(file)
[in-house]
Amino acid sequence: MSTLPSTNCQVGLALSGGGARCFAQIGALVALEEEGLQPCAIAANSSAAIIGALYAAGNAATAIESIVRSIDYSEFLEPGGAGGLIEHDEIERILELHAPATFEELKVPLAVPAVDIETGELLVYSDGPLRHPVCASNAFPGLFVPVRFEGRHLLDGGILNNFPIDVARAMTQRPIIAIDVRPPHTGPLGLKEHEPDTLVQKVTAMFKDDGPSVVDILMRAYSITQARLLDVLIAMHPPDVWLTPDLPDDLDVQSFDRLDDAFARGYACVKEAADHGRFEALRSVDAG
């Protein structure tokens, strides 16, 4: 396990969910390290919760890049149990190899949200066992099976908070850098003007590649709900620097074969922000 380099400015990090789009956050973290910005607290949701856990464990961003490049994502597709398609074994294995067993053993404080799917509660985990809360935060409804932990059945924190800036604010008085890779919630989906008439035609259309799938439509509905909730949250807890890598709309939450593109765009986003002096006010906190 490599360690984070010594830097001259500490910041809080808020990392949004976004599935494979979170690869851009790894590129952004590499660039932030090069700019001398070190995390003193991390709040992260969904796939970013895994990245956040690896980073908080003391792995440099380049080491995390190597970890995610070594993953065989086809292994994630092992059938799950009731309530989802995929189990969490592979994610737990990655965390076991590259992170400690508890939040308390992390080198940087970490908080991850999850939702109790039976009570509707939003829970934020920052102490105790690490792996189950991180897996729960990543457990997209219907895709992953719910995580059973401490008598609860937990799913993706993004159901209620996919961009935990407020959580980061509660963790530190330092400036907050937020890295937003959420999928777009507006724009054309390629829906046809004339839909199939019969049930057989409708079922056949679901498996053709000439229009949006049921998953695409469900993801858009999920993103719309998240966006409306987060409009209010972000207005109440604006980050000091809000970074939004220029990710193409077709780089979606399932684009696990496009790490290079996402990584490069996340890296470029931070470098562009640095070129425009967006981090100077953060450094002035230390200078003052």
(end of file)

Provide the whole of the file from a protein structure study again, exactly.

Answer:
[in-house]
Amino acid sequence: MSTLPSTNCQVGLALSGGGARCFAQIGALVALEEEGLQPCAIAANSSAAIIGALYAAGNAATAIESIVRSIDYSEFLEPGGAGGLIEHDEIERILELHAPATFEELKVPLAVPAVDIETGELLVYSDGPLRHPVCASNAFPGLFVPVRFEGRHLLDGGILNNFPIDVARAMTQRPIIAIDVRPPHTGPLGLKEHEPDTLVQKVTAMFKDDGPSVVDILMRAYSITQARLLDVLIAMHPPDVWLTPDLPDDLDVQSFDRLDDAFARGYACVKEAADHGRFEALRSVDAG
């Protein structure tokens, strides 16, 4: 396990969910390290919760890049149990190899949200066992099976908070850098003007590649709900620097074969922000 380099400015990090789009956050973290910005607290949701856990464990961003490049994502597709398609074994294995067993053993404080799917509660985990809360935060409804932990059945924190800036604010008085890779919630989906008439035609259309799938439509509905909730949250807890890598709309939450593109765009986003002096006010906190 490599360690984070010594830097001259500490910041809080808020990392949004976004599935494979979170690869851009790894590129952004590499660039932030090069700019001398070190995390003193991390709040992260969904796939970013895994990245956040690896980073908080003391792995440099380049080491995390190597970890995610070594993953065989086809292994994630092992059938799950009731309530989802995929189990969490592979994610737990990655965390076991590259992170400690508890939040308390992390080198940087970490908080991850999850939702109790039976009570509707939003829970934020920052102490105790690490792996189950991180897996729960990543457990997209219907895709992953719910995580059973401490008598609860937990799913993706993004159901209620996919961009935990407020959580980061509660963790530190330092400036907050937020890295937003959420999928777009507006724009054309390629829906046809004339839909199939019969049930057989409708079922056949679901498996053709000439229009949006049921998953695409469900993801858009999920993103719309998240966006409306987060409009209010972000207005109440604006980050000091809000970074939004220029990710193409077709780089979606399932684009696990496009790490290079996402990584490069996340890296470029931070470098562009640095070129425009967006981090100077953060450094002035230390200078003052």